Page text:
You're eligible for tax benefits as a Furnished Holiday Let (FHL) if your holiday homeis:
As HMRC considers Furnished Holiday Lets businesses rather than second homes or investment properties, you get business tax benefits which include:
Running a holiday let is hard work. It encompasses marketing, managing bookings, change-overs and regular wear and tear.
You can’t count the time you or friends and family stay in the property on ‘mates rates’ as this isn’t commercial income, and you’ll have to keep meticulous records for HMRC to show your holiday let meets this and all the other FHL criteria.
You’ll also have to get to grips with and follow all the micro-rules. These include averaging your occupancy for a certain number of holiday-lets and even applying for periods of grace when you’ve clearly tried to let the property but bookings have fallen through. For more information on rules around running a holiday lettings business, visit the HMRC website.
If you already own another property, the 3% stamp duty surcharge will apply on buying a second property, whether a holiday home, holiday let or a buy to let.
Your holiday home has to be available for 210 days of the year – which usually refers to the tax year April to April. However, when you start out it counts as the first 12 months from your first let, and when you choose to stop, it’s the 12 months up to the last day you let your property out.
If your holiday home meets FHL criteria you’ll be required to pay business rates to your local council rather than council tax. Usually as a small business owner of this type of business you’ll pay less than you would have done in Council Tax for your property.
Most holiday properties don’t need to be VAT registered – but this does depend on whether your total rental income exceeds the VAT threshold of £85,000.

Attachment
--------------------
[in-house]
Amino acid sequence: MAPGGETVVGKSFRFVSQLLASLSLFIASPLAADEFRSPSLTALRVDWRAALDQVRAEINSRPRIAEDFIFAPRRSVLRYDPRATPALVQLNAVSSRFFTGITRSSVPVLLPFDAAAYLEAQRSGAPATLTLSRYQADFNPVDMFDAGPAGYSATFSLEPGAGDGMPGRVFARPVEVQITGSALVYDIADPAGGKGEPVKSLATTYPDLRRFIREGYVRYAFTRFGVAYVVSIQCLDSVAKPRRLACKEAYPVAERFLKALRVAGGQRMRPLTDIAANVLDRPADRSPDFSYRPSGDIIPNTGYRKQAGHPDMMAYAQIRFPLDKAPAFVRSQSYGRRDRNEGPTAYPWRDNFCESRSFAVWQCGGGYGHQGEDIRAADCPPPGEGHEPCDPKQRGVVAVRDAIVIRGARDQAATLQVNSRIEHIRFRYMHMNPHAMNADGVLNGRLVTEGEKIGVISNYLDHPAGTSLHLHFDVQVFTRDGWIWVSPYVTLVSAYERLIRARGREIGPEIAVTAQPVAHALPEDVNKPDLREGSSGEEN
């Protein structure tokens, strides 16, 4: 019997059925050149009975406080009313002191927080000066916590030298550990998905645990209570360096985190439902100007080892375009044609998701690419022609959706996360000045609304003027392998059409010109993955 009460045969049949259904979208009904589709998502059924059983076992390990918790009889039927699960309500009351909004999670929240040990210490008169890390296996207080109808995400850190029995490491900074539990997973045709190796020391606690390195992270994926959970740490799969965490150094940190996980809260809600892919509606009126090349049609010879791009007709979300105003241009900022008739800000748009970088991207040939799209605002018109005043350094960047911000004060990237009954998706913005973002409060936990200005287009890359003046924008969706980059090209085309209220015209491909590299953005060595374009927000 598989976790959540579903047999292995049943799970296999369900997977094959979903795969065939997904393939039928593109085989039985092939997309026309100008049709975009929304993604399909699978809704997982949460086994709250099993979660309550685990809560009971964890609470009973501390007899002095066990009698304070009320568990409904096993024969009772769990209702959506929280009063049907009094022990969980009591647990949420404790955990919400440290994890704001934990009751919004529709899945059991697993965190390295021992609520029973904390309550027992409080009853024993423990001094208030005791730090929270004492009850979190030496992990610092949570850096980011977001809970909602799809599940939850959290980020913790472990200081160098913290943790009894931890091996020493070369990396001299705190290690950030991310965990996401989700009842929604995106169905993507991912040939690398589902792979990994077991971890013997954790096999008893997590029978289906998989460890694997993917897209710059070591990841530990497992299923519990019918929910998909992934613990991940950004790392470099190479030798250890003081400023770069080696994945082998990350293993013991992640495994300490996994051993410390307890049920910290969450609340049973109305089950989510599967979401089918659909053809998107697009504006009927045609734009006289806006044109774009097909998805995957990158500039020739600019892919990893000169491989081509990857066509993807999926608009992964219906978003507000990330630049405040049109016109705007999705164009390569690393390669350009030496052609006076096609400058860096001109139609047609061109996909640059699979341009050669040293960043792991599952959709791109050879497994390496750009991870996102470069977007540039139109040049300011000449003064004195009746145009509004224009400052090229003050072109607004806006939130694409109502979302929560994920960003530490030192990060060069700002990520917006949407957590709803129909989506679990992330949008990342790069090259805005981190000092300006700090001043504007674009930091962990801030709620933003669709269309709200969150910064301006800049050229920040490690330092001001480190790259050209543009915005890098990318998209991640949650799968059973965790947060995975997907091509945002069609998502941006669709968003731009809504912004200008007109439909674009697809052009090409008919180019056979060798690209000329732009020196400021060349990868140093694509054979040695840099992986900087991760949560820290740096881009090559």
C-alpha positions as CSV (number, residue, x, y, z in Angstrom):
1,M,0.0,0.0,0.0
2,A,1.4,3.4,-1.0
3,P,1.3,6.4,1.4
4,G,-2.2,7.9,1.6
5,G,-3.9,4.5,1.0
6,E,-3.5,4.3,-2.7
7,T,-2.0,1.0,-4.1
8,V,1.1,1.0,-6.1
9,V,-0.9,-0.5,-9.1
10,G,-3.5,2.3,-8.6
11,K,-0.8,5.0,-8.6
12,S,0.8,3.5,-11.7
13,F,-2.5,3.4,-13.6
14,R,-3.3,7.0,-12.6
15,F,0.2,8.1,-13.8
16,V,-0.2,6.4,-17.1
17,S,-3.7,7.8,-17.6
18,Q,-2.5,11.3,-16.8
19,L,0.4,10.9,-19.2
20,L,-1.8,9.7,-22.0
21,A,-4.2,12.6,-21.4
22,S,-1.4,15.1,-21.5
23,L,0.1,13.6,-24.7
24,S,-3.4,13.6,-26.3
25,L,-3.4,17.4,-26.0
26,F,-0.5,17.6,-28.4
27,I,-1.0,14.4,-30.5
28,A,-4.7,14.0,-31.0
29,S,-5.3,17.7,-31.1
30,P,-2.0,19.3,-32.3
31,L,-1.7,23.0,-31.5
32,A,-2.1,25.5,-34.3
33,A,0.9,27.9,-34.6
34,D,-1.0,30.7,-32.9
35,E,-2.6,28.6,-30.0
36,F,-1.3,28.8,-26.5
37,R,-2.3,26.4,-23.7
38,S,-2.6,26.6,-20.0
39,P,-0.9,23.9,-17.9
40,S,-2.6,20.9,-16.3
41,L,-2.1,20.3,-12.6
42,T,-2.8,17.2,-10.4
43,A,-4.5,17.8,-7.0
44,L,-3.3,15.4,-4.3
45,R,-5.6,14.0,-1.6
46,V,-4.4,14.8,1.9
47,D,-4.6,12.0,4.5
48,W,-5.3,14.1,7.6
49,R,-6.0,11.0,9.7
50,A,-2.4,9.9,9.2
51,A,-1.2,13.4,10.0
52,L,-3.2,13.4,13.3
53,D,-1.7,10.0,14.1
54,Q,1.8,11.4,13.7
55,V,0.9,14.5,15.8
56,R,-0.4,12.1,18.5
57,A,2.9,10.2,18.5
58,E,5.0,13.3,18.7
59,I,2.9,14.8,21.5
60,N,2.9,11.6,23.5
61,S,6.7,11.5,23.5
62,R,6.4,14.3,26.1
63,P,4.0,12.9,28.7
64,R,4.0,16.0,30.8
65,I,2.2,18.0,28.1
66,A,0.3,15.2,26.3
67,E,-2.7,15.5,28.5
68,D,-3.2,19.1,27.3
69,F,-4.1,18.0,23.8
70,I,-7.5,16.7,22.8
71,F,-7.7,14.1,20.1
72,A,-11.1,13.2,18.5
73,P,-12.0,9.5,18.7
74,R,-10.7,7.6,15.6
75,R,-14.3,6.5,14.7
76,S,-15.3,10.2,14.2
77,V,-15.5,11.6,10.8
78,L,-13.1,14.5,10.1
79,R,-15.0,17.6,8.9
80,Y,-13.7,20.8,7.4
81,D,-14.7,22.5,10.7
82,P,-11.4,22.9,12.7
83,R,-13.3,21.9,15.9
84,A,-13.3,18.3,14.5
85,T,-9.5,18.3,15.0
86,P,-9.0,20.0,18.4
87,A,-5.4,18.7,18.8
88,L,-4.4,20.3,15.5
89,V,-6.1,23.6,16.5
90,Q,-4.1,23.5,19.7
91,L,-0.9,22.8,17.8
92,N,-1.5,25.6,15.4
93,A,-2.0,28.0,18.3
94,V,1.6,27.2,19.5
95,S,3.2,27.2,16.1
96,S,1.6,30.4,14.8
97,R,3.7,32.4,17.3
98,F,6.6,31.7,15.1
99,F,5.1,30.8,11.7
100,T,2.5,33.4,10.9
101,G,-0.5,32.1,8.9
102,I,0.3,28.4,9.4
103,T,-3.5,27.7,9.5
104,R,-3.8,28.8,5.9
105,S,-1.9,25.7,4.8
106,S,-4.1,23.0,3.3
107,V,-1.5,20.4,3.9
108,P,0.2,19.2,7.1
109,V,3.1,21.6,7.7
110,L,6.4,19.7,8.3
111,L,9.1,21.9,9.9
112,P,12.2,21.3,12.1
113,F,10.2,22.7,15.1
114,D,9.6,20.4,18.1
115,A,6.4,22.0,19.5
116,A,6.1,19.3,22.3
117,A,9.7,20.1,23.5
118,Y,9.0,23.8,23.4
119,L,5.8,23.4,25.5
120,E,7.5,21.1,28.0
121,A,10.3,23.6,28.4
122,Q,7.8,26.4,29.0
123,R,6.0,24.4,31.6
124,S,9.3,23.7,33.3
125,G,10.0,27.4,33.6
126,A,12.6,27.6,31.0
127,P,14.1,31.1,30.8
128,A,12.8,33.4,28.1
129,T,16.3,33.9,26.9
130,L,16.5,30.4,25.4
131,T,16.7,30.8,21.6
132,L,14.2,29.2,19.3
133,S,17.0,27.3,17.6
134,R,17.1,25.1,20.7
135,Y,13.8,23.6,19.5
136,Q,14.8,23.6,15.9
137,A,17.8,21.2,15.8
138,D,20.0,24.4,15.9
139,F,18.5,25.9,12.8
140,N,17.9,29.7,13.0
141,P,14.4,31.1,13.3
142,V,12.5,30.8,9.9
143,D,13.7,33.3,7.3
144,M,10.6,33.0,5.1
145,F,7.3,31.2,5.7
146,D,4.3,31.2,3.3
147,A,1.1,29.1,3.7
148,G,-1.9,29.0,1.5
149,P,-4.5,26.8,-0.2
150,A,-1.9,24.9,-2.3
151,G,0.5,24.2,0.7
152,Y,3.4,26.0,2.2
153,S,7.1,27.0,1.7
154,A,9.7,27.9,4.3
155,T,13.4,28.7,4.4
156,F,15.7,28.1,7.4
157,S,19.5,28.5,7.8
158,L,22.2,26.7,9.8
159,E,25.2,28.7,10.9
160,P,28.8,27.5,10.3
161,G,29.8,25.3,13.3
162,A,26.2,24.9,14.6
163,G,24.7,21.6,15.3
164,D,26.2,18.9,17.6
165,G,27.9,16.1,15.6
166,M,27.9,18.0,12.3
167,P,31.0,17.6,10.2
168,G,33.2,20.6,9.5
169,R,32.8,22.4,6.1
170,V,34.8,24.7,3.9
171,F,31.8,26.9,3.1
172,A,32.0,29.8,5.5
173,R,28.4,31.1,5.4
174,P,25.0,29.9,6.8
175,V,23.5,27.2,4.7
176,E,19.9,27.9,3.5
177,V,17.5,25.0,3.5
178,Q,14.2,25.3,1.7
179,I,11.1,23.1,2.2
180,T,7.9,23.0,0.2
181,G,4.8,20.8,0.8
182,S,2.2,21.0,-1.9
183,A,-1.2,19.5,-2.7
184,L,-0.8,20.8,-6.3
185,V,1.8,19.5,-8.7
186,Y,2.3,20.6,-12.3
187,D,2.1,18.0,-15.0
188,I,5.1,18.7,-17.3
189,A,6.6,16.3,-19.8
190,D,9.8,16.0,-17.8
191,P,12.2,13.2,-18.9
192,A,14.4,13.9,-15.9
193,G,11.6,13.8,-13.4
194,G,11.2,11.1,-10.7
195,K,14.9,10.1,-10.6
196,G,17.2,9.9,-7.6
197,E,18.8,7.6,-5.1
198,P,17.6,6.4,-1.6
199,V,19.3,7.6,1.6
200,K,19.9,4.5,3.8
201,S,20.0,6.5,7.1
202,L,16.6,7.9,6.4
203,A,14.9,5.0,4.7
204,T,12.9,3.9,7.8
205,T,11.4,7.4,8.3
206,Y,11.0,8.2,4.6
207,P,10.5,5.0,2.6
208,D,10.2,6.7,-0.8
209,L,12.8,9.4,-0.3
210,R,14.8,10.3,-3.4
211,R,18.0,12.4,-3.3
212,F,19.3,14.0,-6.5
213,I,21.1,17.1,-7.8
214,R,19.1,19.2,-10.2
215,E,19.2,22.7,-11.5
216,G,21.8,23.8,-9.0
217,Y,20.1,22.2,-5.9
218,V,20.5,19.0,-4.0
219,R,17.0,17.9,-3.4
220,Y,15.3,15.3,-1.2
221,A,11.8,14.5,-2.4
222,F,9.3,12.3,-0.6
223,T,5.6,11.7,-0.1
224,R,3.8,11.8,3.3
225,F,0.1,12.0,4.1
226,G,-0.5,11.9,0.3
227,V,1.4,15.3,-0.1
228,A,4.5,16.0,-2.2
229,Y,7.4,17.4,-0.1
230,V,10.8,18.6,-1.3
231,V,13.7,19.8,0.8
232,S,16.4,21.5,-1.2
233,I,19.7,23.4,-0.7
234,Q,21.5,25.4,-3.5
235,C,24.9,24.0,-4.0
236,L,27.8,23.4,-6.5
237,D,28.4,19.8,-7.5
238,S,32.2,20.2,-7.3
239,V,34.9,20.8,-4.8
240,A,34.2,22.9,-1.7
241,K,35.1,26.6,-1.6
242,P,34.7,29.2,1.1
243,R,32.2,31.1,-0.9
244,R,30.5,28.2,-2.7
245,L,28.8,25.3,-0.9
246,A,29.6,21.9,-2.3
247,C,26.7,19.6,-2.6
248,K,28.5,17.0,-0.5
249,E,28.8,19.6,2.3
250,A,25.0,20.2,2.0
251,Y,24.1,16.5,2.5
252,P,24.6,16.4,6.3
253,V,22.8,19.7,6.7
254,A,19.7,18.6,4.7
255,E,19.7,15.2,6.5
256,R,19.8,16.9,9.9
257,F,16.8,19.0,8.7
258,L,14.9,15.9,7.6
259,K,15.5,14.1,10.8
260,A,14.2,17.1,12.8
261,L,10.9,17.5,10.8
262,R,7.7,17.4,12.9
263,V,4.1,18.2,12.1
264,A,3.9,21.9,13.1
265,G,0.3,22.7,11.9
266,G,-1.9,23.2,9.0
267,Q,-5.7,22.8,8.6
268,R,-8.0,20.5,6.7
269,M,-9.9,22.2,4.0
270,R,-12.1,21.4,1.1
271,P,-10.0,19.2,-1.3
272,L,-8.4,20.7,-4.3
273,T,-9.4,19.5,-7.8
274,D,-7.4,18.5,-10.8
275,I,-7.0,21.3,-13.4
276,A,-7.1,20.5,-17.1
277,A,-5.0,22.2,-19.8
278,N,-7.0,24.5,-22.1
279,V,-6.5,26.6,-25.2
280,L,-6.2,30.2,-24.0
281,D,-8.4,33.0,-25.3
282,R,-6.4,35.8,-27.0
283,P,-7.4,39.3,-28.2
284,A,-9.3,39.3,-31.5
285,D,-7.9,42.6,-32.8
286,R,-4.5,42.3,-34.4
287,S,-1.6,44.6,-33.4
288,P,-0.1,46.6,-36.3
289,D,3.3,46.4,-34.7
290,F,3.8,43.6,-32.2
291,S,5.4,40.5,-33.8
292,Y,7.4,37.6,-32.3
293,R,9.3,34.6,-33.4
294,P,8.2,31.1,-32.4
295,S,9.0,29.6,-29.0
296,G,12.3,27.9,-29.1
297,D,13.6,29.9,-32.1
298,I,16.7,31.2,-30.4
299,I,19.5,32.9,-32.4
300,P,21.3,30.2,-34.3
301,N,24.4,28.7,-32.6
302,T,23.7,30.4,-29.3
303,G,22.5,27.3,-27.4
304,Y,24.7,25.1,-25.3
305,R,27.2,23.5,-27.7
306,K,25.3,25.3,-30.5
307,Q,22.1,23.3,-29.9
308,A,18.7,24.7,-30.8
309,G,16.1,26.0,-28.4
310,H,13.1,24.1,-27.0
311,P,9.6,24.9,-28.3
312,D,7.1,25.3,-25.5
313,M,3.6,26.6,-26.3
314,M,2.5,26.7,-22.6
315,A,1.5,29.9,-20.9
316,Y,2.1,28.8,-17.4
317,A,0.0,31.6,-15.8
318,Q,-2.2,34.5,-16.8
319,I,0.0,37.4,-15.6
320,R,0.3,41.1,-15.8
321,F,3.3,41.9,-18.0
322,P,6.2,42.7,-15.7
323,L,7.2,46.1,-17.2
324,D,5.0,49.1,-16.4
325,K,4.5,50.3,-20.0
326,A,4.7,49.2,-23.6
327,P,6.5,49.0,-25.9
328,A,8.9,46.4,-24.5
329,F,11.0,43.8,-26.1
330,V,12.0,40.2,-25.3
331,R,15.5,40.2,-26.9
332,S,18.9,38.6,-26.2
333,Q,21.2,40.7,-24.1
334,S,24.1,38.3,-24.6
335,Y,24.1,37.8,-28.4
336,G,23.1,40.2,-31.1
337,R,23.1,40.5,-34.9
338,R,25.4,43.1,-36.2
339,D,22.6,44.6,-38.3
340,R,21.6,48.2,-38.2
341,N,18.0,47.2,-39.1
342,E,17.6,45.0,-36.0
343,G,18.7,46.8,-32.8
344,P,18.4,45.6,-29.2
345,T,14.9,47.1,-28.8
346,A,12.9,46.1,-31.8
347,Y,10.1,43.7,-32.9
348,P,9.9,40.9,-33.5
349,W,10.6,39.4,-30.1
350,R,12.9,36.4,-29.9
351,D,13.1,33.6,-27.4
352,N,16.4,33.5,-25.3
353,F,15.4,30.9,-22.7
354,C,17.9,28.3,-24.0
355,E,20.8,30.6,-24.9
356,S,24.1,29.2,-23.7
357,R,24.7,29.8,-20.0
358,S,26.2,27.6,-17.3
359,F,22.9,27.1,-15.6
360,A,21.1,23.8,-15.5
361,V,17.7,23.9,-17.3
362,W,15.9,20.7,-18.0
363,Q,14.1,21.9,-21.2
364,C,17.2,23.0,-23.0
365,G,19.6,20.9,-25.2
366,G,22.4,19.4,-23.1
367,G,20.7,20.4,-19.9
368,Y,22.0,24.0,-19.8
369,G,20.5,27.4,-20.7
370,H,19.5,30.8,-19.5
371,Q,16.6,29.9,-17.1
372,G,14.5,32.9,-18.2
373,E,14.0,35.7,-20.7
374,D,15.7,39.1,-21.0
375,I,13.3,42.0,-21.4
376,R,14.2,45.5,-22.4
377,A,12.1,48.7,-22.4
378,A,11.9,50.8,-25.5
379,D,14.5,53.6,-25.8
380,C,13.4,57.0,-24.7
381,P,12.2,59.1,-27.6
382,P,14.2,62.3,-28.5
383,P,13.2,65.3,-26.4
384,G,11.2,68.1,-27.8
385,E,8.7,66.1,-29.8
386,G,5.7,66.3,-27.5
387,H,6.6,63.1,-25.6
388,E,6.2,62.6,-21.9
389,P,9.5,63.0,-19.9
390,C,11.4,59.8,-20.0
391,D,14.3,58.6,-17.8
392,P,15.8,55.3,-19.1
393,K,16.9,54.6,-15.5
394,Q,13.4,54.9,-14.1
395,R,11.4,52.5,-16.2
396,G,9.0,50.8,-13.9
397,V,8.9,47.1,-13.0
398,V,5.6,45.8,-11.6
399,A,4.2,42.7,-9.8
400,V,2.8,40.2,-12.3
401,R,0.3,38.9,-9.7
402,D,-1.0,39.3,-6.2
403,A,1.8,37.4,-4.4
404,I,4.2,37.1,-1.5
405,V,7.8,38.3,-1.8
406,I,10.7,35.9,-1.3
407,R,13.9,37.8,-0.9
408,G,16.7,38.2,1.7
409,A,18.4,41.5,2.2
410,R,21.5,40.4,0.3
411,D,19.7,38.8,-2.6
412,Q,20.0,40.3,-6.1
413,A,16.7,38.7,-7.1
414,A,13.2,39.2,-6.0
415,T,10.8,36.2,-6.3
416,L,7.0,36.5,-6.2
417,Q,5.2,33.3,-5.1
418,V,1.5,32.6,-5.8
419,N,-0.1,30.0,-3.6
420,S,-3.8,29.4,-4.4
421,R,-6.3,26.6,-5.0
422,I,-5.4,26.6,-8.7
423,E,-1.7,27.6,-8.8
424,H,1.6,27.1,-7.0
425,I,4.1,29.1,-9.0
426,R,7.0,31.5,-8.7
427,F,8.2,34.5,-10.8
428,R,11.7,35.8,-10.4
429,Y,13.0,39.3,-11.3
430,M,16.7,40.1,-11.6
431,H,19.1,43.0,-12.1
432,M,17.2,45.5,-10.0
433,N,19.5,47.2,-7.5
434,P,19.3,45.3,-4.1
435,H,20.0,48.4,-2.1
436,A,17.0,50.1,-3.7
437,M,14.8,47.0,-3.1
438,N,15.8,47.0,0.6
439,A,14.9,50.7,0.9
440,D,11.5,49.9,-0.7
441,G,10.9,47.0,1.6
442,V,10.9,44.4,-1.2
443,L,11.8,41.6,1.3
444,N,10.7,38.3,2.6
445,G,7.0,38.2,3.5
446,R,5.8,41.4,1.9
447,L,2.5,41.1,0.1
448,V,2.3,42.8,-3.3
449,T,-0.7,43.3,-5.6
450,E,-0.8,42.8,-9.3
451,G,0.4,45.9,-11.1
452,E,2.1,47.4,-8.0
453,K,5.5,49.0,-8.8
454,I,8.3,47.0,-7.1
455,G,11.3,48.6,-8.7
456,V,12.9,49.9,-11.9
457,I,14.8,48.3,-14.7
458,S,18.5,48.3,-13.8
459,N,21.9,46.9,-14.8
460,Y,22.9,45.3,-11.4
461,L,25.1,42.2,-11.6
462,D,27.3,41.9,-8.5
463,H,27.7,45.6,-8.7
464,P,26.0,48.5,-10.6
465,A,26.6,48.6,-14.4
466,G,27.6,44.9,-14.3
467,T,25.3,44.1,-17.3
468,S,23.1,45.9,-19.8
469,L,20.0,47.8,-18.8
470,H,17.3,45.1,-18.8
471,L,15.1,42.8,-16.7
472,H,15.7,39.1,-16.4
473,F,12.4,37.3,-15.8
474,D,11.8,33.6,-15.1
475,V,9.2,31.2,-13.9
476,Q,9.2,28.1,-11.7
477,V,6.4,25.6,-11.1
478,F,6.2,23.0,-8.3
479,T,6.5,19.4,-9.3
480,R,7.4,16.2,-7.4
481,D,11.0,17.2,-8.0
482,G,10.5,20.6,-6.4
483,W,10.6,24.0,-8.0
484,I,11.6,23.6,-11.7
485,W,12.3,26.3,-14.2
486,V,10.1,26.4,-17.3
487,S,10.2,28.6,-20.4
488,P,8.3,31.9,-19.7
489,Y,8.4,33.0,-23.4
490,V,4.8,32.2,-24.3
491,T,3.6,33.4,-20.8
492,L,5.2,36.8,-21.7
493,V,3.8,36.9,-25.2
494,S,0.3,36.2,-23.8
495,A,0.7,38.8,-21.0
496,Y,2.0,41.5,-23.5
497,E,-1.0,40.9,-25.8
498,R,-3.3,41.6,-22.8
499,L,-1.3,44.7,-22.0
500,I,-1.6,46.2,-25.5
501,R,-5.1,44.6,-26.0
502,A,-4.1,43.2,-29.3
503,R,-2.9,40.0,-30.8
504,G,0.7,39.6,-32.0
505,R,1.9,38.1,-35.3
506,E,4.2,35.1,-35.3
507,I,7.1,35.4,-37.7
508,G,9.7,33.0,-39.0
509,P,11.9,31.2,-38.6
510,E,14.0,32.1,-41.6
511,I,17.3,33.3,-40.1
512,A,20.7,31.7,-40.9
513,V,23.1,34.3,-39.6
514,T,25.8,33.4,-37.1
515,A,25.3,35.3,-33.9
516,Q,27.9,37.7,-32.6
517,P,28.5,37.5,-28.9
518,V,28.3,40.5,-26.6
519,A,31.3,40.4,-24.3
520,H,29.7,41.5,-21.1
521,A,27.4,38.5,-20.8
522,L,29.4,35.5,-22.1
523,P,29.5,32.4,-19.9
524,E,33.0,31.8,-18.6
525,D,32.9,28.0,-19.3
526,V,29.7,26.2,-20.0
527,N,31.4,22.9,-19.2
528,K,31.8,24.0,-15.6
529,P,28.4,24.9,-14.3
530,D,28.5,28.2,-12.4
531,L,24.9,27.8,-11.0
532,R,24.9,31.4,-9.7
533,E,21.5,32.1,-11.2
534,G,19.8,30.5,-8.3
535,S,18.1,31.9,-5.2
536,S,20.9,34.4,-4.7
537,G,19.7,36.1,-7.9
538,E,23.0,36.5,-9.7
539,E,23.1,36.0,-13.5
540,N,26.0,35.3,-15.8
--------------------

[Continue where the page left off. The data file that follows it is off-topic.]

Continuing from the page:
If your property is occupied by the same tenants for more than 31 days, there can’t be any more than 155 days of these longer lettings. Otherwise your holiday let will be classified as a buy-to-let with ordinary tenants rather than guests, and your property won't qualify for the FHL tax benefits.
Entrepreneurs’ Relief can reduce the rate of the capital gains tax you would normally have to pay on the sale or fit of a property. Ordinarily, non-qualifying properties pay capital gains tax at 28%. With Entrepreneurs’ Relief you can reduce the rate of capital gains tax to 10%.
If you’ve genuinely tried to follow the FHL rules, HMRC can help in several ways. Under their ‘averaging election’ if you let more than one property as an FHL, and one or more does not meet the letting condition of 105 days, you can apply the letting condition to the average rate of occupancy for all your holiday homes.
There is also a ‘period of grace’ election, which allows your property to qualify as an FHL as long as you can prove the property was available, that you’ve marketed it to the same level as other successful letting years, or where lettings are cancelled due to unforeseen circumstances – like a storm.
You can also combine the averaging election and period of grace election.
If you don’t understand the HMRC rules, or your tax situation is more complicated, it’s worth getting in touch with HMRC directly, or working with a tax expert. They’ll help to understand your situation and make sure you’re sticking to the rules – and getting the breaks you’re entitled to.
The information contained in this article is correct at the time of writing and has been used to illustrate the potential tax benefits available to individuals planning to let a fully furnished holiday home. Towergate are not tax experts and are not responsible for any Error or Omission relating to this article and it is strongly recommended that you seek independent tax advice from a tax specialist.
Date: October 07, 2019
Category: Commercial Property